Anglers are on the ice in many areas of the Midwest.
Following are some considerations for better ice fishing this season.|
Be safe on the ice. Even if you see other people out there,
keep in mind that ice will sometimes have flaws. Be careful
where youíre walking and where youíre driving on the ice.
Keep moving, especially as the season progresses. Modern
sonar will reveal if there are fish below you or not. If
youíre not seeing fish, move to a different hole and keep moving until
you see fish on the sonar. Different ice anglers have
different thoughts on how long to sit at a hole waiting for fish to
show up, but most will be on the move if they donít see fish activity
within five minutes, many only sit at a hole for a couple of minutes.
Keep your bait above the fish. Make them come up to eat
it. As you lower your bait, watch it carefully and stop it
several times before it gets to the bottom. As it falls,
active fish will rise to it. If you see fish activity as the
bait is falling, stop the bait. Note how the fish behave when
the bait stops falling. If they come up to it, hold it at
that level. If they donít, let it fall a little farther and
stop it again. Donít lower it any more than needed to get
them to eat it. By doing so, youíll catch the most aggressive
fish. Itís amazing how much you can learn about fish by
watching their reaction to your bait on the sonar. The
Vexilar FLX-28 does an outstanding job of helping me understand more
about fish and their reactions to baits.
If you see fish on the sonar but they donít want to eat what youíre
offering, offer them something else. Lure color, size, and
action can have an impact on how many fish you catch. If they
look but donít eat, try a different color or size, or put more or less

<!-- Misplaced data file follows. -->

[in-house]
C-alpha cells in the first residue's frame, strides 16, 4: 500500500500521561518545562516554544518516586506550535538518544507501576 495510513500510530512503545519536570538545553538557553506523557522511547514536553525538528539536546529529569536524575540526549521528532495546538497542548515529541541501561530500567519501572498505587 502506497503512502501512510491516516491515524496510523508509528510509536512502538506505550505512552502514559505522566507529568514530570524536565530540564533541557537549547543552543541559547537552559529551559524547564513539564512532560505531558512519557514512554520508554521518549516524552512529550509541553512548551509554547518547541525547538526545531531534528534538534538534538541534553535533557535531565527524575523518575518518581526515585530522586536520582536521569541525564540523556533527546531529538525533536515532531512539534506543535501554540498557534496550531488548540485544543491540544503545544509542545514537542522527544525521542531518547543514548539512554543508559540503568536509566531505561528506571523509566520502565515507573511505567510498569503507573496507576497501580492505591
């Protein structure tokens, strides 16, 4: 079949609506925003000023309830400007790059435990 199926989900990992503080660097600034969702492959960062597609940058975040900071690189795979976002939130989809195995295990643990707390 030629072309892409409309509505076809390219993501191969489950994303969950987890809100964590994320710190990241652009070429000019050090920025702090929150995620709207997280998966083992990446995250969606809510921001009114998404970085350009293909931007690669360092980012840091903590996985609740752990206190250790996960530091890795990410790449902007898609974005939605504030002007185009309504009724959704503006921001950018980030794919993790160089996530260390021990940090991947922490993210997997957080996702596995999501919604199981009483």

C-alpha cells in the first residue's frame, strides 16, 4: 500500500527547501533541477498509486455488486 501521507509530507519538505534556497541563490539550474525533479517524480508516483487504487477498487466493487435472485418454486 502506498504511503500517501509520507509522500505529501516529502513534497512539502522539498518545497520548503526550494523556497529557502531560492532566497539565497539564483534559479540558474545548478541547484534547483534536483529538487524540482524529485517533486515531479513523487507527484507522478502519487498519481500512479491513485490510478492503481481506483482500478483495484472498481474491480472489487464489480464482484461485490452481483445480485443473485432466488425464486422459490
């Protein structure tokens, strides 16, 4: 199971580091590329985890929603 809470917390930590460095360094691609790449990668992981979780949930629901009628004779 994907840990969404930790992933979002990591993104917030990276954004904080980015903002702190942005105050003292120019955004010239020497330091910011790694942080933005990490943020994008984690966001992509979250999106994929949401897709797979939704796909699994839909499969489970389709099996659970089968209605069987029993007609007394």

action on the bait. Often, when they look but donít eat, it
works well to go smaller and more subtle, but not always.
Just remember: Ice-fishing or open water, if what youíre
doing isnít working, do something else.
Last thought: Fish are good to eat. Lots and lots
of folks go fishing with the hope of getting a meal of fresh
fish. Back in the day, we always recommended going after
panfish if a meal was your goal. Today, we need to be
responsible in our harvest of panfish. Some bodies of water
have seen an overharvest of panfish. The fish are still
there, but the size isnít. We need to put some of the big
ones back, and we canít take buckets of fish home on a regular
basis. Enough for a meal, then put the rest back.
Also, if a meal of fish is your goal, concentrate on the species of
fish that can handle some harvest. For example, on Clear Lake
in north central Iowa, yellow bass are the guys to go after.
Theyíre super abundant, willing biters, and are great on the
table. On other bodies of water it might be better to take a
couple of walleyes home instead of fifteen crappies.
Keep these ideas in mind and youíll enjoy the ice-fishing season of
2016 and 2017 even more.
To see all the most recent episodes of the Fishing the Midwest
television series, new fishing related video tips and fishing articles
from the past, go to fishingthemidwest.com